The kind you’re born with, the kind you choose, the kind that teach Catholic school
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I wake at 2:34 AM and lie in bed staring at the ceiling for a couple of hours, beating myself up for having awakened way before it’s time to get up.
You’re not really exhausted until the hallucinations start: Droplets of mercury floated in my peripheral vision. A lemon levitated out of the fruit bowl. A streetlight at the corner of State and Garfield laid its long body down on the sidewalk. The cat looked up at me from the corner of my desk, twitched his muzzle, and said, “Libby, Libby, Libby.”
The rooms were filled with the smells of food. The only sounds were those of the house slowly settling around us, and the birds outside in the walnut trees, and an occasional car going by on the blacktop road.
She sits in the kitchen with coffee and a view of the soft rain. This is her early-morning time alone and always the best part of the day, before he awakens and she must adjust to his moods, his needs. This, her hour of resolve — not to do anything in particular, but only to bear on through the morning.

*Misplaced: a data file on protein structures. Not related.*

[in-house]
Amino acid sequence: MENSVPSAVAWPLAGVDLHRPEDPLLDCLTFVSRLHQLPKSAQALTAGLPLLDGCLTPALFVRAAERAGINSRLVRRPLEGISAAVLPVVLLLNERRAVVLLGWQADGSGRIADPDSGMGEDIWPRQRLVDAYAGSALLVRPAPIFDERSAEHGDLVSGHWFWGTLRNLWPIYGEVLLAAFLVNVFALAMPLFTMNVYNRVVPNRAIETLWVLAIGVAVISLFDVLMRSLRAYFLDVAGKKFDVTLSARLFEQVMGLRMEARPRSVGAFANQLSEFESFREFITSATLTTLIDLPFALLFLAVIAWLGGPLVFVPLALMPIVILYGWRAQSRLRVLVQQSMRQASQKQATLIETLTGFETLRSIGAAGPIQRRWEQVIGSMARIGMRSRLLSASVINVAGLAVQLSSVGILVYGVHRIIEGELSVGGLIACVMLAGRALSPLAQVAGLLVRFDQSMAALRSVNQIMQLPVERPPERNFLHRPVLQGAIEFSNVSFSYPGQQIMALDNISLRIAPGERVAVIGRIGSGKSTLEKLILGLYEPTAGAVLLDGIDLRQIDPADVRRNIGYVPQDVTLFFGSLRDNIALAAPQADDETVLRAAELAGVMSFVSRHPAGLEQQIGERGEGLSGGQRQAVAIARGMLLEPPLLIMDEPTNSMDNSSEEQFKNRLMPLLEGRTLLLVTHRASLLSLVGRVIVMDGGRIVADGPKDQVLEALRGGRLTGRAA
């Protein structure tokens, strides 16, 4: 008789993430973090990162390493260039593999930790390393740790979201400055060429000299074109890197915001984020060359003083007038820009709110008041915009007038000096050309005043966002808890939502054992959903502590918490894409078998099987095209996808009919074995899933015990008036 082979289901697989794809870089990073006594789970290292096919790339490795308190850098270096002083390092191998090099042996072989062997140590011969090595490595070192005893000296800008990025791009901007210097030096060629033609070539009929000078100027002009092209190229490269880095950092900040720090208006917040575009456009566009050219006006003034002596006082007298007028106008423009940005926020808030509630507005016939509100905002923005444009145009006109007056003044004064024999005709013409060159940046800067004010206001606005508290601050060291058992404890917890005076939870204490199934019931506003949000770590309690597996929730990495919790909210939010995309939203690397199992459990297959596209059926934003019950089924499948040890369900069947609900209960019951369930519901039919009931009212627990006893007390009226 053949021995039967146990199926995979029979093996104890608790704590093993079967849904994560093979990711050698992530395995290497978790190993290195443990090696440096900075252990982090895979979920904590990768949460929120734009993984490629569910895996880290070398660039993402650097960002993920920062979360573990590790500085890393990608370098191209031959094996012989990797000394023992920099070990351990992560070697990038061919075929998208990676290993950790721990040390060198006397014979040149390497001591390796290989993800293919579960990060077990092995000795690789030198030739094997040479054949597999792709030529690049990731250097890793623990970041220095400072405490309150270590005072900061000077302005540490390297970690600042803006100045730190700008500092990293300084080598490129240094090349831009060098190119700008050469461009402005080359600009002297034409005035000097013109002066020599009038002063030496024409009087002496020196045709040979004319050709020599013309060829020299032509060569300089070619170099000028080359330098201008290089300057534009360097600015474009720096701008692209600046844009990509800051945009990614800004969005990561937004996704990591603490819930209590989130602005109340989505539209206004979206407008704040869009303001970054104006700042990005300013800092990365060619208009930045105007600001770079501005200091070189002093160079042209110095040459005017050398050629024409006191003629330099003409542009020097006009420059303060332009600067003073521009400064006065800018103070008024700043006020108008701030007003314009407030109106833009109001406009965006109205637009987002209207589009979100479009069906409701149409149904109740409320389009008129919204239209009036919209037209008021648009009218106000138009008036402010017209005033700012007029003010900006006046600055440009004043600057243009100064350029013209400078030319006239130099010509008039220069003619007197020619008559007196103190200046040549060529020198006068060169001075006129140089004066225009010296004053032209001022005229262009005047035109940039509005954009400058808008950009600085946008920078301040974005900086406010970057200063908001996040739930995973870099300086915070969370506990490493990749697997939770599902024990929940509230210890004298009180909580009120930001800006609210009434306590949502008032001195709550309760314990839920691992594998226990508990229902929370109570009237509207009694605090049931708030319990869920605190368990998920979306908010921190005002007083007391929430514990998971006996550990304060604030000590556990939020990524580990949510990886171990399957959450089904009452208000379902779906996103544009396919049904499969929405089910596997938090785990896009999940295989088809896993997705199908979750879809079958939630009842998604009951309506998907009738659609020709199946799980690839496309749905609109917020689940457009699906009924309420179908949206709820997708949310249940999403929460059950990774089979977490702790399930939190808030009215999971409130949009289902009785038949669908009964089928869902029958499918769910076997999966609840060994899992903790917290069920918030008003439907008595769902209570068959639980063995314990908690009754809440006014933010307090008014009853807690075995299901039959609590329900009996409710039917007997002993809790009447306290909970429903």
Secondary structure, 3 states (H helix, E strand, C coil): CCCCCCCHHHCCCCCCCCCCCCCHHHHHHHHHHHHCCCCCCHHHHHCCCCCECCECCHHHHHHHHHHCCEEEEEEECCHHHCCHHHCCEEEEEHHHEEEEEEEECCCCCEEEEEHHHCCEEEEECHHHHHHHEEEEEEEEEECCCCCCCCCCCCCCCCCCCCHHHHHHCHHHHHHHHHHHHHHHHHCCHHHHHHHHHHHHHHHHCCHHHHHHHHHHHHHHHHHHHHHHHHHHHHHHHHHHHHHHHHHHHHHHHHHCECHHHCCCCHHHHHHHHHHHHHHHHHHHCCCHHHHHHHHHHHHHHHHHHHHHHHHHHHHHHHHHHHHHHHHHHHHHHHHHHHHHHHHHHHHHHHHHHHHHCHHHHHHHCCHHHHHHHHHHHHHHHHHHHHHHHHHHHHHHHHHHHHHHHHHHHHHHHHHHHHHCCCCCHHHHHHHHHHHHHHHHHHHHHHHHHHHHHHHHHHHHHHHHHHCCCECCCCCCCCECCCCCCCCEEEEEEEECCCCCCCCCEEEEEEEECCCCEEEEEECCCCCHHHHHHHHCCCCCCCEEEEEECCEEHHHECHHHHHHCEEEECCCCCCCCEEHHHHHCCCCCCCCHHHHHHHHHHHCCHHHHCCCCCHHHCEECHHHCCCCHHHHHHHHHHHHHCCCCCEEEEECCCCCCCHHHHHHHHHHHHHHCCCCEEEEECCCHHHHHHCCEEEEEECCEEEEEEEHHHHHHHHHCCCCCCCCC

I turn off the lamp and ease myself into the hand’s-breadth space between Rob and the wall. In the dark he places my fingers on the supple frets of his ribs, showing me simple chord changes. He murmurs throaty Gaelic into my ear, and I rub his stomach as if he were a sleepy child. We fold against each other like the pages of a letter.
No matter who’s elected president, writers will write. Painters will paint. Three in the morning will still be three in the morning. The door in our psyche we don’t want to walk through will still be just down the hall. No matter who’s elected president, life will hand us the invisible thread that connects us all; love will hand us the needle.
Ovid’s Metamorphoses; sixteen yellow, legal-size pages; the Sea of Tranquility
Everything of my brother’s fits on a couple of shelves: boxes of records, books, a few photographs. When you’re killed at eighteen, you don’t leave much behind.
The universe will let me know when I’ve worn out my welcome. Until then, why don’t I make myself at home?
Over the course of two years I photographed my grandmother Marjorie Clarke on my weekly visits to her home in rural Butler, Maryland. With her health declining and Alzheimer’s disease loosening her ties to everyday reality, I spent much of my time reading aloud or singing songs to her, attempting to hold her attention as long as possible.